Fitness

Anshula Kapoor’s fitness story is probably the most relevant yet

Anshula Kapoor's fitness story is probably the most relevant yet

Anshula Kapoor recently took to Instagram to talk about her fitness experience and the long journey of chores the process entailed. Unlike many celebrities who claim to have thrived on love and fresh air, Anushla has realized the complications of navigating her body image and the rationale for wanting to exercise or be healthy, going beyond superficialities like weight and height.

Image credit: Instagram.com/anshulakapoor

What we love is that Anshula didn’t want to drop the clothing size or reduce the weight.

Since Anshula, a person in her own right, is often scrutinized for being Arjun Kapoor’s sister, she faced even more body shaming than most of us.

Image credit: Instagram.com/anshulakapoor

Yet she held her head up high and reminded herself – and everyone reading this – that her height or weight is not the sum total of who she is. On Instagram, she wrote: “To me today, being ‘healthy’ means so much more than what I look like in the mirror. It took me almost as long to realize that my self-worth doesn’t is not related to my body shape.

Anshula did not call the trip easy

Image credit: Instagram.com/anshulakapoor

Many celebrities don’t go into detail about how hard it is to get in shape. They don’t share the truth about how much work it takes to look a certain way, in order to make it look effortless. Anshula has done us all a huge favor and candidly expressed the obstacles we face: “It took so much therapy. So many tears. So much uncertainty. Fear. Reverse. Faintness. Self-doubt. Then came self-realizations. That’s how the healing started… It’s been a two-year journey.”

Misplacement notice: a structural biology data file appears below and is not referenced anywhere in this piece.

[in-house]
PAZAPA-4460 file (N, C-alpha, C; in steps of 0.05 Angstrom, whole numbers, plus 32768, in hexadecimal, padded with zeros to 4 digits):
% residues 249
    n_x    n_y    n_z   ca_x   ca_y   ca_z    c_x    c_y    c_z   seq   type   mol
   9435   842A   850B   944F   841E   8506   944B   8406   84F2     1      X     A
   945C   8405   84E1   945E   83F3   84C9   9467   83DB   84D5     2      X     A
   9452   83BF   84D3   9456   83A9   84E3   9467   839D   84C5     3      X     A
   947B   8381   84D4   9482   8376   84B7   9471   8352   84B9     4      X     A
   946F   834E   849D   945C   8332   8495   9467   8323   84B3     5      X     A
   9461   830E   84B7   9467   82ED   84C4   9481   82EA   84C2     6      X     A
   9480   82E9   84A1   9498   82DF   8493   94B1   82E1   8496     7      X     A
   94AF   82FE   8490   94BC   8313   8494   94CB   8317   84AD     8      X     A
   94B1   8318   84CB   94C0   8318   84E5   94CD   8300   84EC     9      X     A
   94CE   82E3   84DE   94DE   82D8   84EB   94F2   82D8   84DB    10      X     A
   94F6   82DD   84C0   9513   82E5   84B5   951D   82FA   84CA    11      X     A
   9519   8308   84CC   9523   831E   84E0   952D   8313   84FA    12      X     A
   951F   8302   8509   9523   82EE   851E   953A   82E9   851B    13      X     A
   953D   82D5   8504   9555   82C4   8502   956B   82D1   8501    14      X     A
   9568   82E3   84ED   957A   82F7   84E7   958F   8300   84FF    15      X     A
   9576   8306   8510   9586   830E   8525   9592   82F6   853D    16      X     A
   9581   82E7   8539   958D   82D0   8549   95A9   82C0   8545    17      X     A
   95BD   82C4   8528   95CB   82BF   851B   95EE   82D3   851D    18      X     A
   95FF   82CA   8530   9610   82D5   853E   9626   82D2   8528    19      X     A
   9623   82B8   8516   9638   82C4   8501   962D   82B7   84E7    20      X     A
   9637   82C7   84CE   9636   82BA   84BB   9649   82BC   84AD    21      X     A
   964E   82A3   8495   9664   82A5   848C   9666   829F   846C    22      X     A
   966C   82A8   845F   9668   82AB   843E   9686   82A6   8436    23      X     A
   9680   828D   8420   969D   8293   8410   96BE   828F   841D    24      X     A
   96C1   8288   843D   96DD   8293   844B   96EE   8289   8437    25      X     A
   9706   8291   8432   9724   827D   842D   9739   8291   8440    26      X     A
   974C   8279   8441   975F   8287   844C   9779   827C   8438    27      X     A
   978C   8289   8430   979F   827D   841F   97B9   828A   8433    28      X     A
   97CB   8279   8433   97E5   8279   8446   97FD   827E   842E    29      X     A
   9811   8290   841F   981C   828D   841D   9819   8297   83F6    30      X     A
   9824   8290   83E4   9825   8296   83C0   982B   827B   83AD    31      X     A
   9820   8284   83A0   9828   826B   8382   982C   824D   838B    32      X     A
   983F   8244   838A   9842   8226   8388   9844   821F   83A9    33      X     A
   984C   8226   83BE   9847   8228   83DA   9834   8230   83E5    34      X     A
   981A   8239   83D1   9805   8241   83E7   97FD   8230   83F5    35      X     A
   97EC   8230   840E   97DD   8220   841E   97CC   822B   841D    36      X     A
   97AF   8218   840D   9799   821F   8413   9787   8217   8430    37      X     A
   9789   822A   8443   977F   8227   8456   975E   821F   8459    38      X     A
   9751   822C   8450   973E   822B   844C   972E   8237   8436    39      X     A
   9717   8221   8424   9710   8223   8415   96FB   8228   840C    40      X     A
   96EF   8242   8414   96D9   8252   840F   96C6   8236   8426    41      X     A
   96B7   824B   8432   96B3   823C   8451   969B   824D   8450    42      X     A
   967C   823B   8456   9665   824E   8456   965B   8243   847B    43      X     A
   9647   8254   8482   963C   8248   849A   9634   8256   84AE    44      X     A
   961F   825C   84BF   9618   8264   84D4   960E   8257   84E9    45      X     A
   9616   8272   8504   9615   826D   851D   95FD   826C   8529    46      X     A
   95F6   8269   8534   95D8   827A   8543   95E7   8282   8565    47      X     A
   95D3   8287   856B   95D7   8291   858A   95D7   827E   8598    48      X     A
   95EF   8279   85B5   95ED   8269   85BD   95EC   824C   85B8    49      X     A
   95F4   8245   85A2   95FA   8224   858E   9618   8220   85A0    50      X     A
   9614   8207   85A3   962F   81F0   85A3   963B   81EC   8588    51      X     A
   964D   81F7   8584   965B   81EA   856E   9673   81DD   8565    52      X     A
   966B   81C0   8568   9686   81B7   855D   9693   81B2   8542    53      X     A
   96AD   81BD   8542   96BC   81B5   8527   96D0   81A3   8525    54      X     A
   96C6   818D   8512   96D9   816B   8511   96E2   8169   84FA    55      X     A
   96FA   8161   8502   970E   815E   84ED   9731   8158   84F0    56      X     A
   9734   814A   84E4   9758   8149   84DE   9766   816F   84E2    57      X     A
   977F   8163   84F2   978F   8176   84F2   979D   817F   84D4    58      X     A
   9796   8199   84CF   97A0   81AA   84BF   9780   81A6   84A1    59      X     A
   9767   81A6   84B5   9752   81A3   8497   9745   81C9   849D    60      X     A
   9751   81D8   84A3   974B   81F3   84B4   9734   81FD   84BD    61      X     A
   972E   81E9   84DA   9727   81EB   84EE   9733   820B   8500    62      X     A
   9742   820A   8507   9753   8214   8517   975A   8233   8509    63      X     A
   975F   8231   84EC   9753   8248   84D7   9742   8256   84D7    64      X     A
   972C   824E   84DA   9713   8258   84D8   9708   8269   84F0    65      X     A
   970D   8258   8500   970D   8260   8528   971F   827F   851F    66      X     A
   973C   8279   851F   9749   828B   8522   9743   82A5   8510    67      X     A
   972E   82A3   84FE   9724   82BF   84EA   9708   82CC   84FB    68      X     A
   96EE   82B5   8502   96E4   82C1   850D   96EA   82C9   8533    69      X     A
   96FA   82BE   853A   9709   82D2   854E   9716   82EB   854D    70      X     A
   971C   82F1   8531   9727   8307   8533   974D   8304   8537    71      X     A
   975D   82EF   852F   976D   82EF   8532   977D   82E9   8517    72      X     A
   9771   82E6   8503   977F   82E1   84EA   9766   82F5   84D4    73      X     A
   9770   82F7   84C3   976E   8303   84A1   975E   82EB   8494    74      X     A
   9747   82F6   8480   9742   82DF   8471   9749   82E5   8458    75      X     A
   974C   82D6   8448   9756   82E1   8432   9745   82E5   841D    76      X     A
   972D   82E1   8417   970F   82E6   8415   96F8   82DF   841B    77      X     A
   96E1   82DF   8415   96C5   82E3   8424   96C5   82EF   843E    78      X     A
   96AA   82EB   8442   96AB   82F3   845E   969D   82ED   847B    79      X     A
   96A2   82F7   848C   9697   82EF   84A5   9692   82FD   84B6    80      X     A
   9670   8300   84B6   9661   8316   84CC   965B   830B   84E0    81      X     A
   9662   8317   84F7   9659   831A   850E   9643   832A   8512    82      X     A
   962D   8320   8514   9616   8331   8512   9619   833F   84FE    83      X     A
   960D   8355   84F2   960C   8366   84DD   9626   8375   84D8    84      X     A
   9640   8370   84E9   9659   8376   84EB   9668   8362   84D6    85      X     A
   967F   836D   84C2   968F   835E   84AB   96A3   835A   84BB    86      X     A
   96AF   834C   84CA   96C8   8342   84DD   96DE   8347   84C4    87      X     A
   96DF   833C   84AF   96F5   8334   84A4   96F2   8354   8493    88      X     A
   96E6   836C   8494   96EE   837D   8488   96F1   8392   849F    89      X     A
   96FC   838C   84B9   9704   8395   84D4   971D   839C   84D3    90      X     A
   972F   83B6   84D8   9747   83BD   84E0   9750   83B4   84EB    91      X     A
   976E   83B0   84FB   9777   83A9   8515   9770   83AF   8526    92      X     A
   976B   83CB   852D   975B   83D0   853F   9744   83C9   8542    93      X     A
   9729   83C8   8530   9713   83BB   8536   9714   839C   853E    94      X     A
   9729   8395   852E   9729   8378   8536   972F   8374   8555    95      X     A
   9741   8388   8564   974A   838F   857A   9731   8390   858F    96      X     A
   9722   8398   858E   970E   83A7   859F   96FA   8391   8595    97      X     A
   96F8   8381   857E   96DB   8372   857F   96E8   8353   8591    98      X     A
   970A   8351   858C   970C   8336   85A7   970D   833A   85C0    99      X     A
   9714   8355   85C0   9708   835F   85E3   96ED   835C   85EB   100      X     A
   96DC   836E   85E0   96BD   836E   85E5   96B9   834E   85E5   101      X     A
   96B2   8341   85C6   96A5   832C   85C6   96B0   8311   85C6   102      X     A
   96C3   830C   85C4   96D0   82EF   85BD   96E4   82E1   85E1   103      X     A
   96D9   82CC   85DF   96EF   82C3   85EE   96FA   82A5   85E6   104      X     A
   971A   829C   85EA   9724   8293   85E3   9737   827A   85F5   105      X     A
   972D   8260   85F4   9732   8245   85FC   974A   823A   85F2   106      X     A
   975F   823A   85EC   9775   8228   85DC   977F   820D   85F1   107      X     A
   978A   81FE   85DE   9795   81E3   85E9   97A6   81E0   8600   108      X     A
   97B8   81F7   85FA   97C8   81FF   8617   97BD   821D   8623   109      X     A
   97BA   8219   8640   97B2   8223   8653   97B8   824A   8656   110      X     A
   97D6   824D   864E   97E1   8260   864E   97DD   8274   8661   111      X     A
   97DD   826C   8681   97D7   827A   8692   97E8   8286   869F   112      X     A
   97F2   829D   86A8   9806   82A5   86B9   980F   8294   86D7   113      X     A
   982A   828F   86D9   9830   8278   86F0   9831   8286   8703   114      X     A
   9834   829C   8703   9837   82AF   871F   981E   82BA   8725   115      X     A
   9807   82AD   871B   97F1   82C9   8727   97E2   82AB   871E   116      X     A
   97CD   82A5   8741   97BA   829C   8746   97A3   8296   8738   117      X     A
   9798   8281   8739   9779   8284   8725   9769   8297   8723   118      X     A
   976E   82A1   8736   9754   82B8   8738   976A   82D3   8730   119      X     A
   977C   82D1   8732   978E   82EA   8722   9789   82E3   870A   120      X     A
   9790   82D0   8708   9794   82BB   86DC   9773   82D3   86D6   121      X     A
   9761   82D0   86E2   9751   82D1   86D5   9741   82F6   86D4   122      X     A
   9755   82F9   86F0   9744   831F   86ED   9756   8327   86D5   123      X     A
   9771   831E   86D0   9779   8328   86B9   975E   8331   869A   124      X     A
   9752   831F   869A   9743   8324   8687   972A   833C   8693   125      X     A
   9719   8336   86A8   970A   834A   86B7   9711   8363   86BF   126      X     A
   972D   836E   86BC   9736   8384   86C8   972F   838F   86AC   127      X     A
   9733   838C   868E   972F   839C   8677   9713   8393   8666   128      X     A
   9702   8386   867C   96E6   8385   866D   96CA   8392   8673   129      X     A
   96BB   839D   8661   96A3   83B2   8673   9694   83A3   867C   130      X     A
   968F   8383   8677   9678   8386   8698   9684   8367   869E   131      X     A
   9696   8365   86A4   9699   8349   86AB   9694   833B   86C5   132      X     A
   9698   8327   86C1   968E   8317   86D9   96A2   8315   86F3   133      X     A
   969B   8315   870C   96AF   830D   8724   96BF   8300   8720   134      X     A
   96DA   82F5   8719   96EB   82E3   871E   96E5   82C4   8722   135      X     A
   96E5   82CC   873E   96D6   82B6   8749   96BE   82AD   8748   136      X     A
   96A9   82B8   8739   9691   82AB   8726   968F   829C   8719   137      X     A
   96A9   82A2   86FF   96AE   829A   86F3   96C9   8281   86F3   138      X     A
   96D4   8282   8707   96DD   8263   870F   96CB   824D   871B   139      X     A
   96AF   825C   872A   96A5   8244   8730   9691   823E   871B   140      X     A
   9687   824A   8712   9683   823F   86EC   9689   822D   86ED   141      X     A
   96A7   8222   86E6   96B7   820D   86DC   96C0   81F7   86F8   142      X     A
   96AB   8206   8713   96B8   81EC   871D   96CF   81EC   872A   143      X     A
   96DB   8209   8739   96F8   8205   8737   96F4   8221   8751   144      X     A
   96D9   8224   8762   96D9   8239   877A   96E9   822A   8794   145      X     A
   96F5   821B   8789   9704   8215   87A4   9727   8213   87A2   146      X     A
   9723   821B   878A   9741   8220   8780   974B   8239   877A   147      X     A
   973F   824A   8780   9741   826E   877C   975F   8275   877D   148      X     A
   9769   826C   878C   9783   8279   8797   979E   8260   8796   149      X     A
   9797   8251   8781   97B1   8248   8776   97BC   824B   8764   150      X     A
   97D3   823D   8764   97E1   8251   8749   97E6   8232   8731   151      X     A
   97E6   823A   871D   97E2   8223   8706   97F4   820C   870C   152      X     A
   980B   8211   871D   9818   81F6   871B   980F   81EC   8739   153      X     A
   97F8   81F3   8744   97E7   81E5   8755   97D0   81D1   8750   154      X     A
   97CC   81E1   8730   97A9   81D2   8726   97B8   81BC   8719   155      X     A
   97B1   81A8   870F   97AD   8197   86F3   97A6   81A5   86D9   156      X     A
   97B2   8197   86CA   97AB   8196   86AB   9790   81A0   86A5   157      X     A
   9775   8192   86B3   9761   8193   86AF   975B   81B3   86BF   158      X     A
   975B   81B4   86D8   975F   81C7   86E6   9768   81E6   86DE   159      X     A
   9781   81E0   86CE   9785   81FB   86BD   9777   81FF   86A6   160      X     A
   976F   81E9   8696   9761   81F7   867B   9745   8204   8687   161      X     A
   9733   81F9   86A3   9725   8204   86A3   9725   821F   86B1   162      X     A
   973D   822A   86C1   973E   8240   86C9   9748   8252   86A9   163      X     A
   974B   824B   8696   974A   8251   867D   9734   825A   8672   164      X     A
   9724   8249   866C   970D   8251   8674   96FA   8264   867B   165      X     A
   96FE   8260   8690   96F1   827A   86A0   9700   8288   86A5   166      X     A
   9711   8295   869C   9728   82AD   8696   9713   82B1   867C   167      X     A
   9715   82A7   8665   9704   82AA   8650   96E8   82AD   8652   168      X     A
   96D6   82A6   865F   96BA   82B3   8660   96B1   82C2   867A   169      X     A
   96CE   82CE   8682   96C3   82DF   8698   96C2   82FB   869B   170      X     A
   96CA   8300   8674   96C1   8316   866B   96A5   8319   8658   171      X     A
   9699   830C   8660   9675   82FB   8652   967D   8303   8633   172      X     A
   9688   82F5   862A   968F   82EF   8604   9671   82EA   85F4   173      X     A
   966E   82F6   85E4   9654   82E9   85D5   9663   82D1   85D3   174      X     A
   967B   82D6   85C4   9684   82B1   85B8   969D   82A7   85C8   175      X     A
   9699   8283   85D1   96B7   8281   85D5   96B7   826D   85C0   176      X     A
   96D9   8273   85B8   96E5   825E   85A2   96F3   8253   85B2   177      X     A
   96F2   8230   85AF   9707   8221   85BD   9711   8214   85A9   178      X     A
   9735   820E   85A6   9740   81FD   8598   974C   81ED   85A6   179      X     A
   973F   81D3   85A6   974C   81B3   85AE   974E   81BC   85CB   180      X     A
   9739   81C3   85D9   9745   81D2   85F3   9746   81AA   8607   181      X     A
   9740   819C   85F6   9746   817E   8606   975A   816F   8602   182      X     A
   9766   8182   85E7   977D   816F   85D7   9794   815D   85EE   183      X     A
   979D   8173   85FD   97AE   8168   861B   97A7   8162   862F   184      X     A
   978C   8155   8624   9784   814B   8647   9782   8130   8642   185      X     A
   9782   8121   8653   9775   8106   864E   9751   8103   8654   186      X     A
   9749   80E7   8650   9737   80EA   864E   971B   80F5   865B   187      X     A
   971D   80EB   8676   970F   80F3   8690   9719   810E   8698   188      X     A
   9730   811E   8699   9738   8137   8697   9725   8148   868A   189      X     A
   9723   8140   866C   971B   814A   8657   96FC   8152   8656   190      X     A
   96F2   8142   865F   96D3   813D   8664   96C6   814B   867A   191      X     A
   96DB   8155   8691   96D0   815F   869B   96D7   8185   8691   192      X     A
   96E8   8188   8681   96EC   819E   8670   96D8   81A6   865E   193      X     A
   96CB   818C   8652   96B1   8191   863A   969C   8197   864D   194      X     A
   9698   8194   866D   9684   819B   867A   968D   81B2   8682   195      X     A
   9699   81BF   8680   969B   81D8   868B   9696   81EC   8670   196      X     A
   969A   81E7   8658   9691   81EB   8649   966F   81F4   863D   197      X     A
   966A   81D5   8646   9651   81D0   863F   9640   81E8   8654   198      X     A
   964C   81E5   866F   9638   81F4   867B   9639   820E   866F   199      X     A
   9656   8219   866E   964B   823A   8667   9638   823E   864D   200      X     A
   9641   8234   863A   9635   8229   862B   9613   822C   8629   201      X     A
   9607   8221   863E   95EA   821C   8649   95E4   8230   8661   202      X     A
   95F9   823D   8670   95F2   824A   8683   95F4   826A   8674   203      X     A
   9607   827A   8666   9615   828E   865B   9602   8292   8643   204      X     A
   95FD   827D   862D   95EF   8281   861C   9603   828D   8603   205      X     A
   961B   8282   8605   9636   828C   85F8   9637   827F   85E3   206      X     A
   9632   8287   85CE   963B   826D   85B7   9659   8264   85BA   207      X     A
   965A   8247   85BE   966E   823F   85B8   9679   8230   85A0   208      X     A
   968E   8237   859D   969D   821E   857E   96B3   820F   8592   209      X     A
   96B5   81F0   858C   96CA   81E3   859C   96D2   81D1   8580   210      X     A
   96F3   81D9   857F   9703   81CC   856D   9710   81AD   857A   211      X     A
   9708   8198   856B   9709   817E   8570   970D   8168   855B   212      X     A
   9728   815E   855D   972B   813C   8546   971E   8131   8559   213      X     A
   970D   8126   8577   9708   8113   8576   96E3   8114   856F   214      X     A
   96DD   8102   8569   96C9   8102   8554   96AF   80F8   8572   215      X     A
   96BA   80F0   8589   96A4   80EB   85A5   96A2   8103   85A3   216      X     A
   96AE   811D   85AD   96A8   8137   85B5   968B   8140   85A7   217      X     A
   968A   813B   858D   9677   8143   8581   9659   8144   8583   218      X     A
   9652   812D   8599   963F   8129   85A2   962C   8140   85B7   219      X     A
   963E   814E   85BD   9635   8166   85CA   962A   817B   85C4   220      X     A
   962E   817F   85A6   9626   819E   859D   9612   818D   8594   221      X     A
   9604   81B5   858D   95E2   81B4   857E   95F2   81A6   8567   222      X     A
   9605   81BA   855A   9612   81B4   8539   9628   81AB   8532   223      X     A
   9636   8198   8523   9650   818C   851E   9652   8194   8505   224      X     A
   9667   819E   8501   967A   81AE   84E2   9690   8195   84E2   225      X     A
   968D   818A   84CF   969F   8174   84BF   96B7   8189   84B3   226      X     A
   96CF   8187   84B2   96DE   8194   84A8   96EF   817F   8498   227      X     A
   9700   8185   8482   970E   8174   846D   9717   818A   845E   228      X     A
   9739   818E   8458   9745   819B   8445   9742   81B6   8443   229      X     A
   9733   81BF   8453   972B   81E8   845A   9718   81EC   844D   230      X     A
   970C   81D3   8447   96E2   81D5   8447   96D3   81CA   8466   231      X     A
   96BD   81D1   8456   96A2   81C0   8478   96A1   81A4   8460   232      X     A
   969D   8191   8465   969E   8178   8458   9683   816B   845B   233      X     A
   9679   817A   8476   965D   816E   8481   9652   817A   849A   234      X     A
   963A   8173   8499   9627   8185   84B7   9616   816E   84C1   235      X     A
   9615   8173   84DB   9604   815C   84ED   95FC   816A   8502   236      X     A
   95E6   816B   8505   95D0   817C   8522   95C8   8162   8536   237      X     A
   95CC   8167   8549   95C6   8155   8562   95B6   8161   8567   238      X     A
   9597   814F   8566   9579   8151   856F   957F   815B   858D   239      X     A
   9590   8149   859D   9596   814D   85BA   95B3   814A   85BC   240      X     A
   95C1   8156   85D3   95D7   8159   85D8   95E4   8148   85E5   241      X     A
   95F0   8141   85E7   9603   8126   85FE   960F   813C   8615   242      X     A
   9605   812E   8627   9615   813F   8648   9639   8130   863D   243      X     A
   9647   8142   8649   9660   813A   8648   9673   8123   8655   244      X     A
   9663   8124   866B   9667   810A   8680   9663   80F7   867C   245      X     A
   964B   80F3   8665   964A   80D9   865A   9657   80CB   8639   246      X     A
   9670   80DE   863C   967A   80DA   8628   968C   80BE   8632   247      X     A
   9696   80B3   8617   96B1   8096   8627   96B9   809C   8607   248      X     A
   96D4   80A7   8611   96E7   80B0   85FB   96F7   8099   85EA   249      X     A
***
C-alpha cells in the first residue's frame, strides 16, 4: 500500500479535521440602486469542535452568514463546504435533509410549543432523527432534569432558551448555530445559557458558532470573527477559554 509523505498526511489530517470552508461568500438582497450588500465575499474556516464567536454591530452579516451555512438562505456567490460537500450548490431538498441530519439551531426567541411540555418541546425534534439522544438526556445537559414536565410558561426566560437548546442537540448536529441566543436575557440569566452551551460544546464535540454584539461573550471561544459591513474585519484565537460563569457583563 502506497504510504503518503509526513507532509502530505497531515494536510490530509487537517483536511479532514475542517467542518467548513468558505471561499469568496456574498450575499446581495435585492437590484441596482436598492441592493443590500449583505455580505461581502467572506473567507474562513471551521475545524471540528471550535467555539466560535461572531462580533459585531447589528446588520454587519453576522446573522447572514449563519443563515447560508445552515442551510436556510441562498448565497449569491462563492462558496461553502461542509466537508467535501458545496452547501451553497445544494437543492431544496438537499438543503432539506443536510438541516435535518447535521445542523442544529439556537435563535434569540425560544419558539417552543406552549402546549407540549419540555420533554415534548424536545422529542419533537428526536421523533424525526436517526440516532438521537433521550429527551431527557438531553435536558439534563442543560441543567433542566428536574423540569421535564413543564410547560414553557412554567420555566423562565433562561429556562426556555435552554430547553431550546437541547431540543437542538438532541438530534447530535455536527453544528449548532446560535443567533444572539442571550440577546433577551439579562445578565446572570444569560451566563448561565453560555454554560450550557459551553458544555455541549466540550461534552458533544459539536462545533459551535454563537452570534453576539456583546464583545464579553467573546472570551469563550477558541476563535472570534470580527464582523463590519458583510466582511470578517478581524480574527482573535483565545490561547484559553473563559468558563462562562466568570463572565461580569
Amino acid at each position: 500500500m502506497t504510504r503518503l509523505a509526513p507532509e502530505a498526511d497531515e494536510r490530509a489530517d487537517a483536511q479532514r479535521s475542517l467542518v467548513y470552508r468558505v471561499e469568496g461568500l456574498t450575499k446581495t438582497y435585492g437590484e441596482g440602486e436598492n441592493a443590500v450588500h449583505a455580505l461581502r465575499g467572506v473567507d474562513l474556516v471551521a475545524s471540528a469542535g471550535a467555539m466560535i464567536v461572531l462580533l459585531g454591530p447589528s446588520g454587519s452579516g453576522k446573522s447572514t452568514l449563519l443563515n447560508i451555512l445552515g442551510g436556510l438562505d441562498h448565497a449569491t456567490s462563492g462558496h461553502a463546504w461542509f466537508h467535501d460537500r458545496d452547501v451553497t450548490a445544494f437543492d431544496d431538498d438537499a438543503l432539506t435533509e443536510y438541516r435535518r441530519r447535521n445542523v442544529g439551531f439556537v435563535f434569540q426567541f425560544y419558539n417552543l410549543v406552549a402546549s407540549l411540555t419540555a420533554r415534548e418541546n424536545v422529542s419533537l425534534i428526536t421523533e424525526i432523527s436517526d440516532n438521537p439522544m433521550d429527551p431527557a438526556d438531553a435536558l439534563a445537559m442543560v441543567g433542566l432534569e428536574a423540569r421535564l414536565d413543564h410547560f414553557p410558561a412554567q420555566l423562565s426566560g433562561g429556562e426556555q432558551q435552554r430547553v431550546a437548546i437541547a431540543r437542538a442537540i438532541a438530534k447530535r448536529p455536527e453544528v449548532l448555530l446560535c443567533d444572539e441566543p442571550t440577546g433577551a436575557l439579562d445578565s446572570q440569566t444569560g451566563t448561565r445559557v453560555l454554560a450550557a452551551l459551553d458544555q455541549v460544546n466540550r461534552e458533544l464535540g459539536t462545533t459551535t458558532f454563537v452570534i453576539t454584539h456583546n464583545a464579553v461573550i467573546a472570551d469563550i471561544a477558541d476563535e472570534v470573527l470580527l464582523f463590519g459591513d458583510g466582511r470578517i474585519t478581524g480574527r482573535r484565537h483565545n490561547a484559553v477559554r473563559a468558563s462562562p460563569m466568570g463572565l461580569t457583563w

Image credit: Instagram.com/anshulakapoor

Isn’t it nice when someone else, especially a celebrity, reminds you that you’re not alone? Fitness is often a very long and continuous process, and does not happen overnight. Too often we get frustrated with ourselves and feel like giving up because we wonder why we don’t look like Katrina Kaif even after a month of continuous exercise. Anshula’s experience is proof that all of this takes time and that we need to be patient and kind to ourselves.

Anshula’s message is a reminder to unpack our negative self-image before embarking on a journey of physical transformation

Image credit: Instagram.com/anshulakapoor

You shouldn’t want to lose weight or look different because you think people won’t like you at your current size, or because you think you’re not valuable or worthy of things at your current size. . Such a mindset, often triggered by compliments on weight loss, can be a slippery slope, forcing one to focus on one insecurity after another, leading to endless self-esteem issues that govern one’s self. life. This is why the route taken by Anshula is such a beautiful holistic example to be inspired by.

Image credit: Instagram.com/anshulakapoor

Anshula also said, “One of my first steps in becoming a healthier me was recognizing that mentally I was not in the best place and I had to tackle what was eating away at me. interior before I can even start working on anything else.”

This part really resonated with us, as it showed how her priority was not to look like a runway model, but to feel good about herself. Concern for one’s health and the desire to take care of one’s body and to nourish, refresh and treat it well should be the reasons behind the desire to lose or gain weight, exercise or to eat well.

“Life is too short to live it thinking you’re not worth it…”

Image credit: Instagram.com/anshulakapoor

Too often we push ourselves to exercise, diet, or lose weight out of self-hatred, wishing to change our body because of its perceived flaws. But this approach to fitness eats away at our sense of self and makes it impossible to have a healthy relationship with our bodies, with food, and with fitness in general.

Anshula’s own words sum it up best: “Constantly minimizing or criticizing my imperfections and flaws does me no good, whether that flaw is emotional or physical. I’m still learning to love the perfectly imperfect self I discover and lean towards, because life is too short to live it thinking you’re unworthy or unlovable. I am imperfect, and still worthy.”

Yes, we are imperfect, and still worthy.

Main image credit: Instagram.com/anshulakapoor